When is a mistake a mistake

Genealogical research for me has been a journey in which I’ve developed different skills.

I went through what I expect is a typical process. At first, I’d leap to conclusions about ancestors without having proper proof.  Then as I gained more insight, I’d often return to retrace my steps and remove people and assumptions from my tree if I had no real proof.

At this point, I have a healthy scepticism when it comes to any historical source, whether it’s a parish record, wedding notice, newspaper article or letter (and particularly if it’s in someone else’s tree on Ancestry.com!).

I’ve come across several cast-iron mistakes recently in newspaper articles. Below, the marriage of Richard Jones is mistakenly recorded as being to ‘Anna Maria, daughter of Mr. John Highington of London.  Multiple sources prove that her name was Ann Maria Heighington and her father was not John, but Charles Francis Heighington (who did actually have a brother called John).


And here’s the record of the death of John Cooper’s wife at Alverstone farm:


There’s a problem here though – John’s wife (who did indeed die the Wednesday before) was called Ann, not Jane!

Since mistakes happen, when you find something that looks like a mistake, it’s tempting to write it off as one immediately. But sometimes it’s not a mistake at all, just slightly counter-intuitive. This one puzzled me for some time:1849 'mrs j mcwilliams' death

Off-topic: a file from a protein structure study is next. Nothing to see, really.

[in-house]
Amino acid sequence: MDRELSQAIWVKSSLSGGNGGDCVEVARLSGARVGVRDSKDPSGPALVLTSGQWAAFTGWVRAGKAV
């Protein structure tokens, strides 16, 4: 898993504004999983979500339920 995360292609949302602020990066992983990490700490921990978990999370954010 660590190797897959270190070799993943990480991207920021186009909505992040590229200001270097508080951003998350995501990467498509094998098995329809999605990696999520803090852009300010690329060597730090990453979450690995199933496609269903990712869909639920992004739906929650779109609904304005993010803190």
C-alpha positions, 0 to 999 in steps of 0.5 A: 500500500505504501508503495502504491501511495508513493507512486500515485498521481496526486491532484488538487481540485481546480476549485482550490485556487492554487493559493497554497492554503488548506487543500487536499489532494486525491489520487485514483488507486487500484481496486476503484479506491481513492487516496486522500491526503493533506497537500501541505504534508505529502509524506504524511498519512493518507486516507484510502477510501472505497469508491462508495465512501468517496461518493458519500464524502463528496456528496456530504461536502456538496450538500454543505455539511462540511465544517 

Here, I was using a famous relative (Sir Isaac Wilson) to try and track other relatives, since newspaper references would often boast of the connection. The confusion here is that Sir Isaac’s sister Mary (born c. 1765) married John McWilliams.  Here we had a newspaper report of the death of a Mrs John McWilliams who was born around 1814. To add to the confusion, this seemed to tie my family to the Carnteel McWilliams family, while the known connection was to the Glencull McWilliams family just down the road.

Eventually I was able to see beyond this apparent contradiction and realise that there could have been an additional intermarriage between someone of the next generation. But thanks to the hilariously patriarchal culture of the time, she was listed as Mrs J. McWilliams, so I had few clues as to her identity.

Working back, I looked to known relatives. Sir Isaac’s will lists his 7 siblings with the married names of his sisters.  At this point I got lucky – a search for marriages brought up a familiar name – Clarke.  Just sneaking into civil registration, I was able to establish that a John McWilliams had married a Margaret Clarke in 1845, and that Margaret Clarke was the daughter of Sir Isaac’s sister Elizabeth.  The presence of Adam McCarogher as a witness was additional evidence to tie the wedding to the Wilson family (Adam being a descendent of another of Isaac’s siblings).

In conclusion, you can’t assume things written down are wrong, but you also can’t be sure they’re right.

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